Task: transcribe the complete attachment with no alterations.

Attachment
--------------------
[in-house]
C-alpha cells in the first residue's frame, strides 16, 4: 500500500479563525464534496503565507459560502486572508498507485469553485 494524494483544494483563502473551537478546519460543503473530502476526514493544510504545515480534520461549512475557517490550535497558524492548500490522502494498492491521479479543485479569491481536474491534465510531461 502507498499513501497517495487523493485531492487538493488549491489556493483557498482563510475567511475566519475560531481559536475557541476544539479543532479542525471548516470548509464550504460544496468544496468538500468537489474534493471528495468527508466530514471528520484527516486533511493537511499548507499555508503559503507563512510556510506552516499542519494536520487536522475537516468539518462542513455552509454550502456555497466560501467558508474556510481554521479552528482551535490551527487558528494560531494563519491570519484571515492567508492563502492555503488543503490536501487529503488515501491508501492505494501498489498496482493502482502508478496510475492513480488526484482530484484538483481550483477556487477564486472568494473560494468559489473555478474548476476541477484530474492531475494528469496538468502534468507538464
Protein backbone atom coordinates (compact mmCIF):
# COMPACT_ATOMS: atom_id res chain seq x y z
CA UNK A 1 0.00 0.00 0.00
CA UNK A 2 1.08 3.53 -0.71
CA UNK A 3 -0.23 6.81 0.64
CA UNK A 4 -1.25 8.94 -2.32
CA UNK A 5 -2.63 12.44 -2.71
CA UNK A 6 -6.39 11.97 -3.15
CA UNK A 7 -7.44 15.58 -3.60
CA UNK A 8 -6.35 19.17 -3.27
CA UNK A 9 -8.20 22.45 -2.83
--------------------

[in-house]
C-alpha cells in the first residue's frame, strides 16, 4: 500500500479563525464534496503565507459560502486572508498507485469553485 494524494483544494483563502473551537478546519460543503473530502476526514493544510504545515480534520461549512475557517490550535497558524492548500490522502494498492491521479479543485479569491481536474491534465510531461 502507498499513501497517495487523493485531492487538493488549491489556493483557498482563510475567511475566519475560531481559536475557541476544539479543532479542525471548516470548509464550504460544496468544496468538500468537489474534493471528495468527508466530514471528520484527516486533511493537511499548507499555508503559503507563512510556510506552516499542519494536520487536522475537516468539518462542513455552509454550502456555497466560501467558508474556510481554521479552528482551535490551527487558528494560531494563519491570519484571515492567508492563502492555503488543503490536501487529503488515501491508501492505494501498489498496482493502482502508478496510475492513480488526484482530484484538483481550483477556487477564486472568494473560494468559489473555478474548476476541477484530474492531475494528469496538468502534468507538464
Protein backbone atom coordinates (compact mmCIF):
# COMPACT_ATOMS: atom_id res chain seq x y z
CA UNK A 1 0.00 0.00 0.00
CA UNK A 2 1.08 3.53 -0.71
CA UNK A 3 -0.23 6.81 0.64
CA UNK A 4 -1.25 8.94 -2.32
CA UNK A 5 -2.63 12.44 -2.71
CA UNK A 6 -6.39 11.97 -3.15
CA UNK A 7 -7.44 15.58 -3.60
CA UNK A 8 -6.35 19.17 -3.27
CA UNK A 9 -8.20 22.45 -2.83